Yes...east of Lake Tarpon Can get cold...no doubt of this! The temp drops off considerably as one drives east of the Gulf area. But, I am sure that it is not normal for 9A temps to hit the areas just east of US19 every year as I drive through there every morning on the way to work. The same goes for the areas in Citrus Park, etc that are right in the 9A fringe.

I am not far from the 9A line on the map, and Ive never measured 9A temps since Ive been here (9 years). Its only been below what would be classified as 10A once that I can recall (2003).

It all depends on what this map is supposed to represent. If its all time lows...then the map will look quite different than the average. Andf of course, how one defines "average" also makes a difference (i.e. number of years of data). This is why my signature states "9b/10a" :mrlooney:

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spockvr6
Remember, in the last freeze, Odessa saw 23F which isn't too far from NE Pinellas.

If you mean 23F in the last cold front a few weeks ago, a 23F in Odessa might have been an "outlier" reading. I am not sure that would have been representative of the area as a whole. Perhaps it was in the area of Odessa which reaches into Pasco county. The temps drop off quickly out that way.

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_Keith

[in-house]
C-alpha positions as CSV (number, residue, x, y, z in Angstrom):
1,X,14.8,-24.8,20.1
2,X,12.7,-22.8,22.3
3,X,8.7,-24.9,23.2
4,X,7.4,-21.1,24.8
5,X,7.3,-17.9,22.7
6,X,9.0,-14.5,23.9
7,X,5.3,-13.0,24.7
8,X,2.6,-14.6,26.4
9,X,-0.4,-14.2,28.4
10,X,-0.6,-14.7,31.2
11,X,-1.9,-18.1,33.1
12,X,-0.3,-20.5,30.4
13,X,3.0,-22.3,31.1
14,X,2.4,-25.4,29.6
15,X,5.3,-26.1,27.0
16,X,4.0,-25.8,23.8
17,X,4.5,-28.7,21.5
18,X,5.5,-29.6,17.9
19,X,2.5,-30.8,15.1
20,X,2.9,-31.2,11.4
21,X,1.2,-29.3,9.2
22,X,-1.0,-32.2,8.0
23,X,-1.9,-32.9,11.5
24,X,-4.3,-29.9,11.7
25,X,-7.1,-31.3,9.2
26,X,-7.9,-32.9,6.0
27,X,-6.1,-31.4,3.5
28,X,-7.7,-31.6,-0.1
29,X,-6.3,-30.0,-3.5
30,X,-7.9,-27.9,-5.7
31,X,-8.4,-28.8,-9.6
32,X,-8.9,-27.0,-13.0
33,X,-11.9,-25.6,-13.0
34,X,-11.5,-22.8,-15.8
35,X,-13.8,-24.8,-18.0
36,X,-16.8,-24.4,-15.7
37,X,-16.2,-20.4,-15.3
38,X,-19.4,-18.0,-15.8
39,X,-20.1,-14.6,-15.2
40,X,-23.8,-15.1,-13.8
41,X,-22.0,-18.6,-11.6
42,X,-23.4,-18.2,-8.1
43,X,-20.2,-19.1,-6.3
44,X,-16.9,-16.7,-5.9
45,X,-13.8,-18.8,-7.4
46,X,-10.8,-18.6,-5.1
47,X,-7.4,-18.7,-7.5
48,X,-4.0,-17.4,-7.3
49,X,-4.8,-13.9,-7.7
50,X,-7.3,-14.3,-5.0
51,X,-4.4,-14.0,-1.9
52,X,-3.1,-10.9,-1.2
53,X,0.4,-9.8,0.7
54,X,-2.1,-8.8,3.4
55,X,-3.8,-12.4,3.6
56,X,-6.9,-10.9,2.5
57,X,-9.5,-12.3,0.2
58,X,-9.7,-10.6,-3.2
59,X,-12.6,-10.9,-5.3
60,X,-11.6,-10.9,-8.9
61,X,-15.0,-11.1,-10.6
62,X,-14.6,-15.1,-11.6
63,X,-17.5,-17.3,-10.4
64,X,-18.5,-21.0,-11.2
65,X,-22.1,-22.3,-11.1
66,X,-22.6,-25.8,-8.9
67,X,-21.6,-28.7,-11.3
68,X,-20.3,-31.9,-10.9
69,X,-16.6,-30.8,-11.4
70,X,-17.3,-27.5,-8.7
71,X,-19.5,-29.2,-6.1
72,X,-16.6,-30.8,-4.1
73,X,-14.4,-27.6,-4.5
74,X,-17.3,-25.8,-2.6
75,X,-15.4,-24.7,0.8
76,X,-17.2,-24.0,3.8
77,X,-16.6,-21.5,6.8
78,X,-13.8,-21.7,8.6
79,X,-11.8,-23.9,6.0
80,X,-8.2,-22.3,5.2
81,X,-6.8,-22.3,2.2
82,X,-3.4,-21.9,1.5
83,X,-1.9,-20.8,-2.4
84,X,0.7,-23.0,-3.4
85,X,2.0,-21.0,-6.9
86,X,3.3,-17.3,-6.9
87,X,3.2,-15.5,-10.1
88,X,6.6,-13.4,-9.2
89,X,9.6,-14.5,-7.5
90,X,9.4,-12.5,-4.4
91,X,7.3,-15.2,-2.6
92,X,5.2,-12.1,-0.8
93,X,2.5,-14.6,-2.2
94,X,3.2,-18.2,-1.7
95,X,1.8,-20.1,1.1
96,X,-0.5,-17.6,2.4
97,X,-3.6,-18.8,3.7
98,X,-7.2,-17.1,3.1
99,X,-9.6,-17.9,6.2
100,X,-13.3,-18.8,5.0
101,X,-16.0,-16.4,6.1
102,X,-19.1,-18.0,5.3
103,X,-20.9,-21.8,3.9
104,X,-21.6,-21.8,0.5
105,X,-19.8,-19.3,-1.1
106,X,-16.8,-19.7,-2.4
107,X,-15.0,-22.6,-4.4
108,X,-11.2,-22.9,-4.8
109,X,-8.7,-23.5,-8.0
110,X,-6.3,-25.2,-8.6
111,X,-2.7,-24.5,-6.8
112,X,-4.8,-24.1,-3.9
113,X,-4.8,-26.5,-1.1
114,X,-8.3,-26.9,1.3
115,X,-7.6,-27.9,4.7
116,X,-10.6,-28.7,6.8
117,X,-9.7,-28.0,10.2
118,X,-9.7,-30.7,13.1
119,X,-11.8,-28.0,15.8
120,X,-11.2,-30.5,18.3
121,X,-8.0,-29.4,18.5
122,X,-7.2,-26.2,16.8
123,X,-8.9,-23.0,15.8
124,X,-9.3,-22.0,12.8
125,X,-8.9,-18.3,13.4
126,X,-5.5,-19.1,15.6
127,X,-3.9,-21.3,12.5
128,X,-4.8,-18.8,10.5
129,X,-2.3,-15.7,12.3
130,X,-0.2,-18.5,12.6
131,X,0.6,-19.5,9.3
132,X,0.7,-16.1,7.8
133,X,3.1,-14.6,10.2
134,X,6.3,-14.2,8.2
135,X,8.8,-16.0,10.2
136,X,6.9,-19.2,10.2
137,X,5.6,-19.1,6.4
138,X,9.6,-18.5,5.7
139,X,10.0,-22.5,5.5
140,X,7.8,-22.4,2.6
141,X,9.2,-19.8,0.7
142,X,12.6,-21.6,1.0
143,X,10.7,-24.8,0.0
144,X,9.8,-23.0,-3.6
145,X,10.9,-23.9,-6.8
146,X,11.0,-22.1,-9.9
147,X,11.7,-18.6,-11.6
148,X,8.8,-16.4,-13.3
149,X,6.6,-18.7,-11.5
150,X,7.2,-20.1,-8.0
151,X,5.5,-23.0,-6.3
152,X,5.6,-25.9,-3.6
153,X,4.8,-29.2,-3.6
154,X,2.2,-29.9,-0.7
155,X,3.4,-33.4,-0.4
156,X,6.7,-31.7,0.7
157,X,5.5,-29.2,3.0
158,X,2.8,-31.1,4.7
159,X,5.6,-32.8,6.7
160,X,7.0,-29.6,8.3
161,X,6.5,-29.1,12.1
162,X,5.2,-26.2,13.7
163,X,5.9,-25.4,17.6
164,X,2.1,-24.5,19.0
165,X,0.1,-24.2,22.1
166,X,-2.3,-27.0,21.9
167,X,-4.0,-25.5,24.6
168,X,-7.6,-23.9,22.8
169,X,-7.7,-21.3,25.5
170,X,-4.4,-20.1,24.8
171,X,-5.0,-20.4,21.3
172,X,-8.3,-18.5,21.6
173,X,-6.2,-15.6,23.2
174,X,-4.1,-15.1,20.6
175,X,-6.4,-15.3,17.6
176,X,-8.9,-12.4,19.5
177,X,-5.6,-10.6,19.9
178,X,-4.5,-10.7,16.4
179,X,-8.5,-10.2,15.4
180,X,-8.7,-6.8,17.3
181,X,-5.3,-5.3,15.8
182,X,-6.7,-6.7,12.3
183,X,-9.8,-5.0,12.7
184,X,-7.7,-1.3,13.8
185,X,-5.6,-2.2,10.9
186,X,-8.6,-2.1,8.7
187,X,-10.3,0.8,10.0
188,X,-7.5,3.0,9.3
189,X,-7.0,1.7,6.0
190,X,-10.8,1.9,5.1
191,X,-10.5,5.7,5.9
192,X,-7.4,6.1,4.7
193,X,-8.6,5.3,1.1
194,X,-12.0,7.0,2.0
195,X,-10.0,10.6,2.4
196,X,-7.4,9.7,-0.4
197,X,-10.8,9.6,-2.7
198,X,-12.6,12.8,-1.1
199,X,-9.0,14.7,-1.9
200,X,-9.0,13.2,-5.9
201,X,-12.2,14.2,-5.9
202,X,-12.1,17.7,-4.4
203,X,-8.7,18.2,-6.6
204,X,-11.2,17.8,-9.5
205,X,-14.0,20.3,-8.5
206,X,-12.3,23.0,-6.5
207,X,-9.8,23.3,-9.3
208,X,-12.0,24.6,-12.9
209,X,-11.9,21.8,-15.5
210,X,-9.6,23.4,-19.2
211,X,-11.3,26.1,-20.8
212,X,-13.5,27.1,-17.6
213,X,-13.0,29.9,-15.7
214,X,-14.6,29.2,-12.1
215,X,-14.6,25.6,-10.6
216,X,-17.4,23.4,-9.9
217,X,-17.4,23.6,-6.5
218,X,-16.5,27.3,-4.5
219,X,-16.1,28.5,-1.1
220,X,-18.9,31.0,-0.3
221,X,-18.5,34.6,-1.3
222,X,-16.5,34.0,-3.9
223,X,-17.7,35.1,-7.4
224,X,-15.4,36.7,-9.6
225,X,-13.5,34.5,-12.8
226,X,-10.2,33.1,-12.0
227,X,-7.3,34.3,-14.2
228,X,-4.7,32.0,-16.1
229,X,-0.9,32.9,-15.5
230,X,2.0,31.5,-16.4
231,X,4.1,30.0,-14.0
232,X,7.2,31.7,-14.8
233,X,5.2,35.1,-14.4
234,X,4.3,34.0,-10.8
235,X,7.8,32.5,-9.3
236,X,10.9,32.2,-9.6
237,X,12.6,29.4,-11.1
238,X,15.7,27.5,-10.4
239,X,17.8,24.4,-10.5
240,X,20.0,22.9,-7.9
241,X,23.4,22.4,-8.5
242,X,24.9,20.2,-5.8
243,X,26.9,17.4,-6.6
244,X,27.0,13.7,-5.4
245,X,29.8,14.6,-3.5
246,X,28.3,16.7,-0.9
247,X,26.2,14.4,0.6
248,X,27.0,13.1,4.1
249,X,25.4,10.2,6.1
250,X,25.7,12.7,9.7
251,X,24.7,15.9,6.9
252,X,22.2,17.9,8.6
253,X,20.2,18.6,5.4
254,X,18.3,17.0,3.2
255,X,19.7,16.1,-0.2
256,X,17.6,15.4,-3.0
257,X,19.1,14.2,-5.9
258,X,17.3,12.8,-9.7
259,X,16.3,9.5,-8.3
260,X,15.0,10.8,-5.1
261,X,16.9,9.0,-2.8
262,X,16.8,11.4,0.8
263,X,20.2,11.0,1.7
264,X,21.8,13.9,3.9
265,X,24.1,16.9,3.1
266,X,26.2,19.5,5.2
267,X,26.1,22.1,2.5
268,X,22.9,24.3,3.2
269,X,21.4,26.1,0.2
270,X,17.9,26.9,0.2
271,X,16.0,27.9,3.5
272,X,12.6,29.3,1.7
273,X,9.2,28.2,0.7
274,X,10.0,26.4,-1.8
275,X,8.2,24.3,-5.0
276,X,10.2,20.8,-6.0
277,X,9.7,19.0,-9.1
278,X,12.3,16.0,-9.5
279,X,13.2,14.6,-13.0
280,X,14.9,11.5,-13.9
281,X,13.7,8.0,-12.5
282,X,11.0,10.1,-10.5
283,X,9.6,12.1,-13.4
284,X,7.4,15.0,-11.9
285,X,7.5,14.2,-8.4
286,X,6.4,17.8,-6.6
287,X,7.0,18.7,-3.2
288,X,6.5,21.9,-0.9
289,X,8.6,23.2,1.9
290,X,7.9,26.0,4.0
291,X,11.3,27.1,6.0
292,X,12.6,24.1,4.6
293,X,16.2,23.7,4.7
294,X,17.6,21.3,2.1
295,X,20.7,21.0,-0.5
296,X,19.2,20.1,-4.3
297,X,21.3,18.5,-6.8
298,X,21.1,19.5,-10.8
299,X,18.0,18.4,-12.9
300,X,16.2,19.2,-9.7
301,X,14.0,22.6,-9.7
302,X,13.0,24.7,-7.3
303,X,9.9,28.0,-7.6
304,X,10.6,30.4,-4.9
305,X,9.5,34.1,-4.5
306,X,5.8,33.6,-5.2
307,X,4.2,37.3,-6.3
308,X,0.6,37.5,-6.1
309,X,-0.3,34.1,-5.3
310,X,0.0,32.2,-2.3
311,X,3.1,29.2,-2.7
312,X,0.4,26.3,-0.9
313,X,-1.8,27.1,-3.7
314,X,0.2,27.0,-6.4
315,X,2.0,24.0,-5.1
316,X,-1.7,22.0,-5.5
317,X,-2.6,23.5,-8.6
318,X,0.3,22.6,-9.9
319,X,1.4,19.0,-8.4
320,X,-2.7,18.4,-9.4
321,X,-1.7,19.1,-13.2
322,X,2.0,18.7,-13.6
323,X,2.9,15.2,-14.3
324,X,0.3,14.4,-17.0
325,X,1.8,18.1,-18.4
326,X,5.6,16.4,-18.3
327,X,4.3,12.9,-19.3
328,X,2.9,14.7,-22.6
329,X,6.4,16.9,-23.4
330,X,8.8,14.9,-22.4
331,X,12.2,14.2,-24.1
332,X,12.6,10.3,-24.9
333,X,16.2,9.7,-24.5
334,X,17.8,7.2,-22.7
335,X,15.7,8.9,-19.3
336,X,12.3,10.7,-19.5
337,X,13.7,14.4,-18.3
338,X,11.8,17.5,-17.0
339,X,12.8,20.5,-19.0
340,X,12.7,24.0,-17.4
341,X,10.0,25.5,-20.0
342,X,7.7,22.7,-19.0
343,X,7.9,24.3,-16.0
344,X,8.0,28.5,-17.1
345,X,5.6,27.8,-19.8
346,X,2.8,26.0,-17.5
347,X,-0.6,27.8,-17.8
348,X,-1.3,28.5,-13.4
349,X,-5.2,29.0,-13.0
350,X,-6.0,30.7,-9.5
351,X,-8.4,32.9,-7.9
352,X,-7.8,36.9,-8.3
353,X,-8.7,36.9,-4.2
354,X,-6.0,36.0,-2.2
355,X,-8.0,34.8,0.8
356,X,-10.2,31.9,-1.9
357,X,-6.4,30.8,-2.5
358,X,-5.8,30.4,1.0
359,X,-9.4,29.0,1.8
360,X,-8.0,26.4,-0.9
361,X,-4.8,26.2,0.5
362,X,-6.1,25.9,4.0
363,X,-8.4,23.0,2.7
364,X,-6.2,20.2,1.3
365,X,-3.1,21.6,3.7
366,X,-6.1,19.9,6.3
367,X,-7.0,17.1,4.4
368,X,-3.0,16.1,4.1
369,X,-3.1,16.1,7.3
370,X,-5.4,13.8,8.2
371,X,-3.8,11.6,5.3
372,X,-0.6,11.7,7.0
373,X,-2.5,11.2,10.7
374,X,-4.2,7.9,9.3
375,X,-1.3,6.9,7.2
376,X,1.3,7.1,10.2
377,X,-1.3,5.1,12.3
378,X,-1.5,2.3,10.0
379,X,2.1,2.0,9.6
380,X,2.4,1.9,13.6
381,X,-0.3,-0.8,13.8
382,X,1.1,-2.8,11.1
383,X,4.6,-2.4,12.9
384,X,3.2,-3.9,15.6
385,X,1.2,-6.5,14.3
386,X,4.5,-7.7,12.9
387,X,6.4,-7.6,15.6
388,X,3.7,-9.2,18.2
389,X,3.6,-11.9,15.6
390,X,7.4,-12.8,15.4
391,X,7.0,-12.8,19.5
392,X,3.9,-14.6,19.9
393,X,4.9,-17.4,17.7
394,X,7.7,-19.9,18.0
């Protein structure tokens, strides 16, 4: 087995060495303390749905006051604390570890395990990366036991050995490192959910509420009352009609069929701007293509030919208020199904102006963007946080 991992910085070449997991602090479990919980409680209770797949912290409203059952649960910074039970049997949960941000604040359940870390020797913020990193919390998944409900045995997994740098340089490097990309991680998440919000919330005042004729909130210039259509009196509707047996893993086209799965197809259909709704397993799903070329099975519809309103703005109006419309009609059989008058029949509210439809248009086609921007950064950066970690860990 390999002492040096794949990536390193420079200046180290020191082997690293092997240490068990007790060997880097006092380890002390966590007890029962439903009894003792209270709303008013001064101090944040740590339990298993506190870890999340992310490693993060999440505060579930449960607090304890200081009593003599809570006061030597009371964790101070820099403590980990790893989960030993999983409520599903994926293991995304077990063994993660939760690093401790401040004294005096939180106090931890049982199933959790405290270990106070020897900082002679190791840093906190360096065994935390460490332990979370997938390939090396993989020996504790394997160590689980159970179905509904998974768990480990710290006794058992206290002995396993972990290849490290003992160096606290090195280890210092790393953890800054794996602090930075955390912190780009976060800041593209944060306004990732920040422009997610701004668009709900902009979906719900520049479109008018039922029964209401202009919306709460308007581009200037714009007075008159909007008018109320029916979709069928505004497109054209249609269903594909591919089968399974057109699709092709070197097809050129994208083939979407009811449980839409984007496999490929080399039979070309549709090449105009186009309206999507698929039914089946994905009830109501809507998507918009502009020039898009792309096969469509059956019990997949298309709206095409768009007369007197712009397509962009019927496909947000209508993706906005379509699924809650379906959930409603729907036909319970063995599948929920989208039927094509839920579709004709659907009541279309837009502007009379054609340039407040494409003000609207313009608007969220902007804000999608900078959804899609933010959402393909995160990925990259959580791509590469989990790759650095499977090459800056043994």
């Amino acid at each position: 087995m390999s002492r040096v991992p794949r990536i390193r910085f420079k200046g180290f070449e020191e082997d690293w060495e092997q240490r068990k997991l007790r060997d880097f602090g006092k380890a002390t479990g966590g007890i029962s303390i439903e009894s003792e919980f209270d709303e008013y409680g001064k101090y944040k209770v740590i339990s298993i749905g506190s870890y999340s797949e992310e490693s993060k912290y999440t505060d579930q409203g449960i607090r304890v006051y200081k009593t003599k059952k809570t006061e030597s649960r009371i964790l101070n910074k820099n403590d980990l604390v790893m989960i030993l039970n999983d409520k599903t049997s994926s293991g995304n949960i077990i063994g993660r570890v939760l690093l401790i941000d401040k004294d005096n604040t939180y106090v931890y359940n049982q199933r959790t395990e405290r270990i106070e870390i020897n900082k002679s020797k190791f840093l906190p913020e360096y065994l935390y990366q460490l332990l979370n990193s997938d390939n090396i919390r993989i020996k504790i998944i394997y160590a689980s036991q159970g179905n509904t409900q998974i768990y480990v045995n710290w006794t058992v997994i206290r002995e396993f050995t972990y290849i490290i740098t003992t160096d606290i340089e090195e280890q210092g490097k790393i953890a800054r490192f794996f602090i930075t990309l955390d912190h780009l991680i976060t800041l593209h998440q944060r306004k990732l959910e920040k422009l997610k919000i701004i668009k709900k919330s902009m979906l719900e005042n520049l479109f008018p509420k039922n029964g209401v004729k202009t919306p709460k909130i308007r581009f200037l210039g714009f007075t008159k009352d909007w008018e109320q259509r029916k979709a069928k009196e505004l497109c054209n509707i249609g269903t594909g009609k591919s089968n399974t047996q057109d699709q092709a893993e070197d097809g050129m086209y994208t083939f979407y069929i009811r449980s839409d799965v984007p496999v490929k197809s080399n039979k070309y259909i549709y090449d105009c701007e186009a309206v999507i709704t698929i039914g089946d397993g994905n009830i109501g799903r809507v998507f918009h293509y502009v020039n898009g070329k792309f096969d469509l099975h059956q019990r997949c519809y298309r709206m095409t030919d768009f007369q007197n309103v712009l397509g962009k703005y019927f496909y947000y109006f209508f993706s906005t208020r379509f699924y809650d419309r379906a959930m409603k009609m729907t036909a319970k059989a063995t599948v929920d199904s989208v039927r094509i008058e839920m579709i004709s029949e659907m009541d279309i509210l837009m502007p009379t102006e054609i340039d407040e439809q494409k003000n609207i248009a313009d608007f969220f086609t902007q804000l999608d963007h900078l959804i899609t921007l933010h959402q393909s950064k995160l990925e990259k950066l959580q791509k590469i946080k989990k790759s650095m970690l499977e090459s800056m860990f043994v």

In the Zone borderline areas, the zone can literally change neighborhood by neighborhood, if not even house to house. On the zone edges, microclimates often make all the difference in the world.

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_Keith
Hi Spock - FWIW I think he nailed Pinellas. NE Pinellas can get quite cold east of Lake Tarpon and east of the Pinellas Ridge. Cold air tends to pool there. Remember, in the last freeze, Odessa saw 23F which isn't too far from NE Pinellas. I also think the 10A line is right where it should be. Even before the 1980's freezes, the coconuts at Clearwater beach were wiped-out in 1957 - and that was out on the island. The 1962 freeze scorched all the Australian Pines out on Sand Key & Indian Rocks Beach. So I think the line really has to stop where he has it, and long term, one could argue it might even be a little generous. But I would leave it just as it is.